While communication technologies have penetrated to the lives of contemporary society, it does not positively contribute to its adequate cultural, psychological and social development.
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Ladies and gentlemen, today my team plan to prove the affirmative speaker’s argument is not well-grounded because it distorts the current data on negative influence of mobile phone use. My argument will provide a wider picture on social, cultural, and political contexts that are negatively influenced by the wireless technology.
My first speaker will elaborate on the negative impact of mobile phones on human health, which can persuade the audience that living without mobile phones is possible because this lifestyle is much healthier.
My second and third speakers will focus on detrimental effects of living with mobile phones in cultural and political terms. The exploration of all these outcomes can prove the living without mobile phones is much better.
Affirmative speakers recognize that mobile media and communication networks have captured the entire global community that cannot imagine their daily activities without phone use.
All meetings, conferences and appointments are now arranged by means of these portable devices because it is incredibly fast and convenient. However, overuse of mobile phones deprives people of face-to-face communication and makes them less interested in visiting their friends and relatives.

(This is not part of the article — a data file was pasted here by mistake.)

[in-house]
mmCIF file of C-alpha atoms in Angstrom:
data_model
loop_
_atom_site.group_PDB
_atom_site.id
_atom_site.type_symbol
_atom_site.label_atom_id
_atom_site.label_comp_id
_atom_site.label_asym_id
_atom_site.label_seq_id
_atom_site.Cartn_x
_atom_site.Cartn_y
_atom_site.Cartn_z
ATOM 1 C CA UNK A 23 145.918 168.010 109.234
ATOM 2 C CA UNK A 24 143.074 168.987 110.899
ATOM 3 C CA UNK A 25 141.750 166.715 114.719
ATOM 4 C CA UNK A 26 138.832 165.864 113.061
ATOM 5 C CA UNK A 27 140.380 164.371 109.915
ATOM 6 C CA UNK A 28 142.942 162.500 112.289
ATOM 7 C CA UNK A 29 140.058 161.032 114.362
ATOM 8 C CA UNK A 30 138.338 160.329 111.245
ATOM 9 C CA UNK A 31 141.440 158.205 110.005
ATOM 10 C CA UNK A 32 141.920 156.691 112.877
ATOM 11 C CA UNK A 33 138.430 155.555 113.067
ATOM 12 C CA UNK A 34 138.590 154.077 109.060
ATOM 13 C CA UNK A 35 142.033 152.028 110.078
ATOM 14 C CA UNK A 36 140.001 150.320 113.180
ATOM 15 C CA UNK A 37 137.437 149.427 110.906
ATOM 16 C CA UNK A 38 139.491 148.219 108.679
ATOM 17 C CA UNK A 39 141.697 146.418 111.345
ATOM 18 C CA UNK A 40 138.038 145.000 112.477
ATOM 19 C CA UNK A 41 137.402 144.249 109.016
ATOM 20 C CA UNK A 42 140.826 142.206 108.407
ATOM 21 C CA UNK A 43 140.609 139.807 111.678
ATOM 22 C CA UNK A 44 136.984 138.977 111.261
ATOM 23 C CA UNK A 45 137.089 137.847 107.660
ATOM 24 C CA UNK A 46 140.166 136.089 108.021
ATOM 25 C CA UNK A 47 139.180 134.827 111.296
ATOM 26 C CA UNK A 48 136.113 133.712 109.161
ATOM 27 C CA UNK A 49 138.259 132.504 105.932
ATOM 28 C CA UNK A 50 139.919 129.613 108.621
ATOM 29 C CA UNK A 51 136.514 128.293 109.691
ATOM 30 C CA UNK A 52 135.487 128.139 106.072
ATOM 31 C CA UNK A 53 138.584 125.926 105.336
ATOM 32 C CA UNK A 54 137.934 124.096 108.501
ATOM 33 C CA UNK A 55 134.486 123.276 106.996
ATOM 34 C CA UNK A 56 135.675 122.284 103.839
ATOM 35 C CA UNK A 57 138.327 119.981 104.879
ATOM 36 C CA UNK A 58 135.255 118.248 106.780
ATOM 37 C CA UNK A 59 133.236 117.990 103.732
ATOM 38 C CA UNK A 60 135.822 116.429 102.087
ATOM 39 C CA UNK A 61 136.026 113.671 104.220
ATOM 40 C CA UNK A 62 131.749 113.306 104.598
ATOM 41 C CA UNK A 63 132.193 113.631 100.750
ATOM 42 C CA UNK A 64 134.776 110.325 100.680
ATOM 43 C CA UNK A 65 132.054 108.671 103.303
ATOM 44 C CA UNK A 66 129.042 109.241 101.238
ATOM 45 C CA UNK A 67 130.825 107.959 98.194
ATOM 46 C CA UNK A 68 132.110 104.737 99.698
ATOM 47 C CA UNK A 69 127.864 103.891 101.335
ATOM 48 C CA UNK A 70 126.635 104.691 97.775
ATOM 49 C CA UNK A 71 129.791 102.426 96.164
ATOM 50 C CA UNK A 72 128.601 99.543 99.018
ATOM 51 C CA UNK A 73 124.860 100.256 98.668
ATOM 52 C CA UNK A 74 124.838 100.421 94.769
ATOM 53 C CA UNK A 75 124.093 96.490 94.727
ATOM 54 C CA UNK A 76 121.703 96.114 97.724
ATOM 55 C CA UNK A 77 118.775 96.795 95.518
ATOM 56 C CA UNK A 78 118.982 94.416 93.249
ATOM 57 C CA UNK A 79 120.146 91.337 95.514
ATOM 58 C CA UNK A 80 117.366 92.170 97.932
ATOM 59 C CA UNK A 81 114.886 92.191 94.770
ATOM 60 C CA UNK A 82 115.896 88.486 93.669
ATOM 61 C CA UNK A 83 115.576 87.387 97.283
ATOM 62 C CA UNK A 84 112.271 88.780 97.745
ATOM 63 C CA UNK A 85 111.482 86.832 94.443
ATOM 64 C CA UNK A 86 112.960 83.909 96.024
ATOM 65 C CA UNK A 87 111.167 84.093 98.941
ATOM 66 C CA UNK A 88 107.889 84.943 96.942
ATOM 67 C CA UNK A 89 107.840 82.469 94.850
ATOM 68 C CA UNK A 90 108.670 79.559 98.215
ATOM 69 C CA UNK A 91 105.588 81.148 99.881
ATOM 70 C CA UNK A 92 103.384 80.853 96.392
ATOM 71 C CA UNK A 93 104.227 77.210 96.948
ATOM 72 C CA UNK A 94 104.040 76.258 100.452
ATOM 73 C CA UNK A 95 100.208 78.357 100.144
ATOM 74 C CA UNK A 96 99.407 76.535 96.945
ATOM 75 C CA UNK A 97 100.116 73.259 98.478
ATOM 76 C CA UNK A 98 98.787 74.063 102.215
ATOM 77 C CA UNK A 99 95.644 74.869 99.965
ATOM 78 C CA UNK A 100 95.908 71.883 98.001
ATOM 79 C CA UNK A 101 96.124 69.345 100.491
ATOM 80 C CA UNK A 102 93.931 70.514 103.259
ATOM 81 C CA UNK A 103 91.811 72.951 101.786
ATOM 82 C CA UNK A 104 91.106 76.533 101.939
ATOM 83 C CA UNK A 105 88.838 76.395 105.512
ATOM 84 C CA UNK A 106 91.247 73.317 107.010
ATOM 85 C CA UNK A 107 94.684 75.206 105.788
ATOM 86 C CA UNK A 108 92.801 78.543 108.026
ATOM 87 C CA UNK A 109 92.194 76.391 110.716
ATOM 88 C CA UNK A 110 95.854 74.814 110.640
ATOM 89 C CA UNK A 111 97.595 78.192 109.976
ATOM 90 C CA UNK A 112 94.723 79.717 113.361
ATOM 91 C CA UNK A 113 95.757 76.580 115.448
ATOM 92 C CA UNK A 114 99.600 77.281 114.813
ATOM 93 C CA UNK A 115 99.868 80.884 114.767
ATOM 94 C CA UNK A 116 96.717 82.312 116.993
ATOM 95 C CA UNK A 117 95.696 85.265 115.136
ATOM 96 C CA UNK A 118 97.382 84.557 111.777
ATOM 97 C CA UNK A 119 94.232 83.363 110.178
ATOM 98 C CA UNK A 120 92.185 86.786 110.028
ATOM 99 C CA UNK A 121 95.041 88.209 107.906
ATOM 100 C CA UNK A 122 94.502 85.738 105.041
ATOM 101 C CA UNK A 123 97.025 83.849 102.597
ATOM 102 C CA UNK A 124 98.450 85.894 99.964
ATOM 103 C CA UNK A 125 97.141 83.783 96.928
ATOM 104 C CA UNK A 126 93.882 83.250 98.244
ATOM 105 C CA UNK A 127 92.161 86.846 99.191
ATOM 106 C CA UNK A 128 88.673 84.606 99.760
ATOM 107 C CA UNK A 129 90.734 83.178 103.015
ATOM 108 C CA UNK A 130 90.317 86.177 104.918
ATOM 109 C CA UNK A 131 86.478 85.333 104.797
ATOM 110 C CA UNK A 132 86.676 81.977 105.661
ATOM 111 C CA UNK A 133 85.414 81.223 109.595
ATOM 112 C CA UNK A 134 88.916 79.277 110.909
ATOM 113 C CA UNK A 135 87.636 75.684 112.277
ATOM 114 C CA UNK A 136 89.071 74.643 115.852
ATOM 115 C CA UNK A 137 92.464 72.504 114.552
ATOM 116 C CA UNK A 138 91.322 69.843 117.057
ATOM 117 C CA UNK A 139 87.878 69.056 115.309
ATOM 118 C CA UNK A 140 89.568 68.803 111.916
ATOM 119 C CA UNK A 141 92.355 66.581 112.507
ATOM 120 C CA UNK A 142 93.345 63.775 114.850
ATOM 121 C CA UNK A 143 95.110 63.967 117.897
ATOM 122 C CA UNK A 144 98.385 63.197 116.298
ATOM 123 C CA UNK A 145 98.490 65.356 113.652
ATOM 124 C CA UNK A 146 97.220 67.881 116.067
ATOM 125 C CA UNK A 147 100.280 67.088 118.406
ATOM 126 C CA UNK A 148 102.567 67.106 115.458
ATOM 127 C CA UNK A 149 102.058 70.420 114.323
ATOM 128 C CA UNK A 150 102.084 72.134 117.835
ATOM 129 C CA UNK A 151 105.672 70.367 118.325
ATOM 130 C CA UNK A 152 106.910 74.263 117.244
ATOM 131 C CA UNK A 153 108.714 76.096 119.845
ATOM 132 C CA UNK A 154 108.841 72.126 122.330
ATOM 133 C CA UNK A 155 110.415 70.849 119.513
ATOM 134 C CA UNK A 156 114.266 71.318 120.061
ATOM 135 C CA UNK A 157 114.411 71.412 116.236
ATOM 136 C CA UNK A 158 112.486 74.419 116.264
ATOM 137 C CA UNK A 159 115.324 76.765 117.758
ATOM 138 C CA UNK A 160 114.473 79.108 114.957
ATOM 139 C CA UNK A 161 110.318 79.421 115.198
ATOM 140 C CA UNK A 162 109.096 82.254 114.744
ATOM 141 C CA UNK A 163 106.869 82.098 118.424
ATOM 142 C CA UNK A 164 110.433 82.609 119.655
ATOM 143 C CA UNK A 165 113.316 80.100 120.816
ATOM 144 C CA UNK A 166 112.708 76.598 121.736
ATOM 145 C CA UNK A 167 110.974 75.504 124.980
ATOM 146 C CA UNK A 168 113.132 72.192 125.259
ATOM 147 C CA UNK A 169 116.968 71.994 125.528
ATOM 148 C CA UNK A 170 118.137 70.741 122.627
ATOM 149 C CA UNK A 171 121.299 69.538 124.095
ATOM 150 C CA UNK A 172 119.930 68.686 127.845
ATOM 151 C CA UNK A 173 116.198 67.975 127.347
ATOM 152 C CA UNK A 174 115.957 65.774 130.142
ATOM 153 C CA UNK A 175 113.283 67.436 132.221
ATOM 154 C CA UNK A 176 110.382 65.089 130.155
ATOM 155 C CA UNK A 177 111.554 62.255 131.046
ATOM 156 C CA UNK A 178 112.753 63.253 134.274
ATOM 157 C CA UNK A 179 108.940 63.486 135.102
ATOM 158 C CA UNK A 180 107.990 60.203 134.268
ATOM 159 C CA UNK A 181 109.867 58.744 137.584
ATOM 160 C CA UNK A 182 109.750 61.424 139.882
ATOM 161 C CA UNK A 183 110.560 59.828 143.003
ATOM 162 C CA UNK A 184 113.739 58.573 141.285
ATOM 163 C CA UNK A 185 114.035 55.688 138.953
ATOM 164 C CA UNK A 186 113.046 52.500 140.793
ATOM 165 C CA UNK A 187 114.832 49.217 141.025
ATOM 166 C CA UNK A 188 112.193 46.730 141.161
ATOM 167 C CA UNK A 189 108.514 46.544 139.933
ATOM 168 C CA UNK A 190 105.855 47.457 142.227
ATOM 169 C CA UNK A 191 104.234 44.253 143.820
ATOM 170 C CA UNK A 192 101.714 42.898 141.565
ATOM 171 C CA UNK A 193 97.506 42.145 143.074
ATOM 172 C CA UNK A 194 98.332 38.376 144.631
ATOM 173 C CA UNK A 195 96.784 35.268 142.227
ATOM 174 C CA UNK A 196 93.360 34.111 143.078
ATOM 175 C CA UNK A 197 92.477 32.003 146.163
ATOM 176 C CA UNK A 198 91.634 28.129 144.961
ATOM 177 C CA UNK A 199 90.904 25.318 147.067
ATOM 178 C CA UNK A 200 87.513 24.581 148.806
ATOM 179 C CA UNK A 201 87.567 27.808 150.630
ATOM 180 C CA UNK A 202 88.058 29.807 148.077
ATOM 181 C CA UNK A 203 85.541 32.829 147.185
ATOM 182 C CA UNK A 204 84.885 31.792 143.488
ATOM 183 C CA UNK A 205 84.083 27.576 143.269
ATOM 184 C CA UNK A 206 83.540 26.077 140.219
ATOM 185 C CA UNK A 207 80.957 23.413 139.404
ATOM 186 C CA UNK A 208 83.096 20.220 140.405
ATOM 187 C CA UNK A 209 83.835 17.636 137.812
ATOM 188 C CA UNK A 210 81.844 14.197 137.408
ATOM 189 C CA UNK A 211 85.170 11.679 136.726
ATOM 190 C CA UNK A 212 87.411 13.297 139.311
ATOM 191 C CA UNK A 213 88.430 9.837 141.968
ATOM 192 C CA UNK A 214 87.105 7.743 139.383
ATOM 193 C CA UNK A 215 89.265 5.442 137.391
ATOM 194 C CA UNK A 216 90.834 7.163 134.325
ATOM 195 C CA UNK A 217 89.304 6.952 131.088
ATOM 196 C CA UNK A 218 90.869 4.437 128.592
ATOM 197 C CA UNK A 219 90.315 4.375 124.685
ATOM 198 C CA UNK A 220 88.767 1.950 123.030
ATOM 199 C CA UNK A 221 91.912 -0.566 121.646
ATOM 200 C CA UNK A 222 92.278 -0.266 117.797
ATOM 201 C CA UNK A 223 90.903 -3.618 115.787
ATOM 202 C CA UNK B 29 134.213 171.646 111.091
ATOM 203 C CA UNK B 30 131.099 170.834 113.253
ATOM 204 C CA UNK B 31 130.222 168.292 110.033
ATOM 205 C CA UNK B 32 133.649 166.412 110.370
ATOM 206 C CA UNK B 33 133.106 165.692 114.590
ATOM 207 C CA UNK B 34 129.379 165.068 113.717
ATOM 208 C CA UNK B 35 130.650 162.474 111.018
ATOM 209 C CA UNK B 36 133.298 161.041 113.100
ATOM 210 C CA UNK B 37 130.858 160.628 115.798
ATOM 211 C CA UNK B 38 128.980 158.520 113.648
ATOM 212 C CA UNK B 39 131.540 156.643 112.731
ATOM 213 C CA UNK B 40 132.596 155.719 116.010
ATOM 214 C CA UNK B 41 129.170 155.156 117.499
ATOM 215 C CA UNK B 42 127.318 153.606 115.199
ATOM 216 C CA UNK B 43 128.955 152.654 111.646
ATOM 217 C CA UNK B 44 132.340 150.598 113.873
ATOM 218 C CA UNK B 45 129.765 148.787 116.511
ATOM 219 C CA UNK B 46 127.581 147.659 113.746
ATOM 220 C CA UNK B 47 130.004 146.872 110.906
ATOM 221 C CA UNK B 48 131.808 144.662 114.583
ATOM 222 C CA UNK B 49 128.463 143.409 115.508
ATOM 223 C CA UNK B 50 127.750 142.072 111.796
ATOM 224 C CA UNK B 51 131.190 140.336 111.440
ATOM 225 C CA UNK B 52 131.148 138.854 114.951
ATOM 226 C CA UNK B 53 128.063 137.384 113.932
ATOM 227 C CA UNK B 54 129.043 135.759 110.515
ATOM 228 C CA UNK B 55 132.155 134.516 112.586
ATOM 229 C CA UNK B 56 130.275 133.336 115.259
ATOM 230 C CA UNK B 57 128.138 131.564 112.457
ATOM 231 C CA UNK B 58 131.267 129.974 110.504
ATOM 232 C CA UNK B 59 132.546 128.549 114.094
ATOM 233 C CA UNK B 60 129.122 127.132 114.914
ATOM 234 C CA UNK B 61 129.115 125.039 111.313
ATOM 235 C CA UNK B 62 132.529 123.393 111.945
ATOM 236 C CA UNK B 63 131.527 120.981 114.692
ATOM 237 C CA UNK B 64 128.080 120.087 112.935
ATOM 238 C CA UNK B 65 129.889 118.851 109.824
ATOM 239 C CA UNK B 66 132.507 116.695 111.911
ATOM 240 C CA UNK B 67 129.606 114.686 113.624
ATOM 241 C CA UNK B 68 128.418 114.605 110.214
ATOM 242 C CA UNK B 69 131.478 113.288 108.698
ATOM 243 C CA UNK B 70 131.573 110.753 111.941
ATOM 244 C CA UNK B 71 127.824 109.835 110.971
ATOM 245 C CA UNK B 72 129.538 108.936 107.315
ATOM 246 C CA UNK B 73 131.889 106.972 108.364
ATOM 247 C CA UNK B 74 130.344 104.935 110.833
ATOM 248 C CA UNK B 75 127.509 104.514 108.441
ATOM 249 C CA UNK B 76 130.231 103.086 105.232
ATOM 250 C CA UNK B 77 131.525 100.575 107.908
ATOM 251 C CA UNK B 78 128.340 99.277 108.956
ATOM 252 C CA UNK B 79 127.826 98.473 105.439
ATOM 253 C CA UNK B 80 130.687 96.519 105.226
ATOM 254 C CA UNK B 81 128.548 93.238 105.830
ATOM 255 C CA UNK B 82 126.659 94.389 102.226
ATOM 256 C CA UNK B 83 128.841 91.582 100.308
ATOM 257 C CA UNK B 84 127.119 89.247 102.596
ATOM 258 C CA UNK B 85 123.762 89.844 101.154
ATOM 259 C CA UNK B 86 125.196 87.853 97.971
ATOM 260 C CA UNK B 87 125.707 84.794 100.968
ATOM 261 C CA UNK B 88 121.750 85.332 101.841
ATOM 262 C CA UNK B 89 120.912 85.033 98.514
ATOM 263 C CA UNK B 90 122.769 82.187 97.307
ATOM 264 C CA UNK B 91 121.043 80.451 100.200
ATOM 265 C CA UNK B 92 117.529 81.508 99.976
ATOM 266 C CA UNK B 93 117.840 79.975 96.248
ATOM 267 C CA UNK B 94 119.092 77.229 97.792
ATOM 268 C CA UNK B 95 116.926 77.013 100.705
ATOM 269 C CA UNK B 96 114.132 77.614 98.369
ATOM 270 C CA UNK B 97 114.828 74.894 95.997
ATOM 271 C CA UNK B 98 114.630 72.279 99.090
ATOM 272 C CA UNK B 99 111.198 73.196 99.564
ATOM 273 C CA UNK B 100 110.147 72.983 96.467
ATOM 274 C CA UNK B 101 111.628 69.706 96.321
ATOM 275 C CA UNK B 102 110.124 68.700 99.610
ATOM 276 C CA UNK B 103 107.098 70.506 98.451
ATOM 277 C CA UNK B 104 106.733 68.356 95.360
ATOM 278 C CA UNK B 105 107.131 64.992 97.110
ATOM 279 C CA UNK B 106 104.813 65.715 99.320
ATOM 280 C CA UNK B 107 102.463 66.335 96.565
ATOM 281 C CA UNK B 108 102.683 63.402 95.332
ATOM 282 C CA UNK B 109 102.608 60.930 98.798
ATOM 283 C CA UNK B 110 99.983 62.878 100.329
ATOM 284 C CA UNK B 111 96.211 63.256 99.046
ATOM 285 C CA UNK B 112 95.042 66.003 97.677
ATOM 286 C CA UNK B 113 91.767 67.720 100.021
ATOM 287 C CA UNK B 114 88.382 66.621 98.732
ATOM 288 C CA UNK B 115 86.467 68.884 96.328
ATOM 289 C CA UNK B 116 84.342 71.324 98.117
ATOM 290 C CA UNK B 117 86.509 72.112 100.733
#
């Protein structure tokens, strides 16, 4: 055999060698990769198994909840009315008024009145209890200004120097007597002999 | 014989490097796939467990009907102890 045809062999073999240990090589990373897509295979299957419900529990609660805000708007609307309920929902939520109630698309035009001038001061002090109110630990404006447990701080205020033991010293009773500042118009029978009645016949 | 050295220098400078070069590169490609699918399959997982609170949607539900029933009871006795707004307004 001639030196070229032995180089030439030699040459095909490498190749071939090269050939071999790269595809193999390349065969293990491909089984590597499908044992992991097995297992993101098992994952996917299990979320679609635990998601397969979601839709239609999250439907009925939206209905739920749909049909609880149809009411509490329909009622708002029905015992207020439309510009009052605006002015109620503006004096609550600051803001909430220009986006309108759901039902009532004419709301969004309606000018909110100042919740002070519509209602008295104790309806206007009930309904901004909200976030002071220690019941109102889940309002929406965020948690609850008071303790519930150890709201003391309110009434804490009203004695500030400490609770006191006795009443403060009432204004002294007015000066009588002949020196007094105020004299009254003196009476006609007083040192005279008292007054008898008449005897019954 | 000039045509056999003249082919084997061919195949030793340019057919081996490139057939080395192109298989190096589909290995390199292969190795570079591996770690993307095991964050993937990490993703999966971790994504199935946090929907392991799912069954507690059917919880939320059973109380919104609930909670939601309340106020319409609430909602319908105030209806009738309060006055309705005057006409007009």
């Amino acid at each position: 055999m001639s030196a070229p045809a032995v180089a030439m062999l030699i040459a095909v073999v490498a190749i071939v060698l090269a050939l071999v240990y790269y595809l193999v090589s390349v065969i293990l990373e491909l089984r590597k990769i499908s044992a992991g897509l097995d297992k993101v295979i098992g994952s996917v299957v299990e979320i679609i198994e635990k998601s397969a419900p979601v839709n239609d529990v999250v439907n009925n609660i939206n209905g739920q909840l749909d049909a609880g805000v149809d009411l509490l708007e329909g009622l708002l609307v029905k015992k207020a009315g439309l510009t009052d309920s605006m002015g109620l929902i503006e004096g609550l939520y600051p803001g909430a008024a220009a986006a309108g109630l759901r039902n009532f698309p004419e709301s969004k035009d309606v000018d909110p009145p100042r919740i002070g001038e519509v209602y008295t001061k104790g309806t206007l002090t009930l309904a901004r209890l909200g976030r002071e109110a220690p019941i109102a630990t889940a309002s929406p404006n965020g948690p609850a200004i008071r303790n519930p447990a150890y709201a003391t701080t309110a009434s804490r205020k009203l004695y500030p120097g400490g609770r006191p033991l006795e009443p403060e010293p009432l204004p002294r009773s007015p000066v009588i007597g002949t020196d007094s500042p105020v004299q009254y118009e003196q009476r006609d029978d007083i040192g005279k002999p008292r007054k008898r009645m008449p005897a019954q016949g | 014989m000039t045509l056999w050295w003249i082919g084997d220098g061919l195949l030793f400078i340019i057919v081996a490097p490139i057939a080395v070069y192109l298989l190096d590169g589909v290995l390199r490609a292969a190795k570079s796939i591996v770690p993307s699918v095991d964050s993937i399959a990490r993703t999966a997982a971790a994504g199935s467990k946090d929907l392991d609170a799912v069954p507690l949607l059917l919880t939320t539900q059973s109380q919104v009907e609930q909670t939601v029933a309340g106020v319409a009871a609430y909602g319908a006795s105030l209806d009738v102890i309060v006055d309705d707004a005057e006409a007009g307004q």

More importantly, daily use of cell phones can pose harm to human health due to the influence of phone radiation. In a broader sense, use of telecommunication technologies makes people more dependent on social opinion and political power that often manipulates society for their own purposes.
Power and mobile communication, therefore, shape a dangerous synthesis depriving people of personal, objective evaluation of various events.
The fact that society is constantly developing is undeniable and the invention of mobile inventions is a logical outcomes. However, technological progress does not always contribute to the improvement of societal welfare.
Hence, emergence of wireless technology creates a wider access to information and people, but deprives people of face-to-face communication (Ganguly et al 2011). Reference to previous history of development proves that society can flourish without use of mobile phones.
The point is that older generations are not so dependent from cell phones as their descendants (Walsh et al., 2010). Indeed, young people embracing technology are more likely to employ wireless technologies rather than take advantage of live communication.
Despite this face, the possibility to minimize the use of cell phones is possible as soon as numerous researches introduce the persuasive arguments about the harmful effect of their frequent utilization.
As it has been mentioned previously by affirmative team, mobile phones constitute an inherent element of daily life. However, within a health care perspective, mobile phone radiation can have negative consequences for human health.
Although recent studies have not approved the connection between radiation emission and cancer emergence, there are still other negative outcomes, such as thermal heating, which pose risks to human health. According to Ganguly et al. (2011), hazardous influence of mobile phones is under the focus of most scholars due to the increased demand for wireless technologies.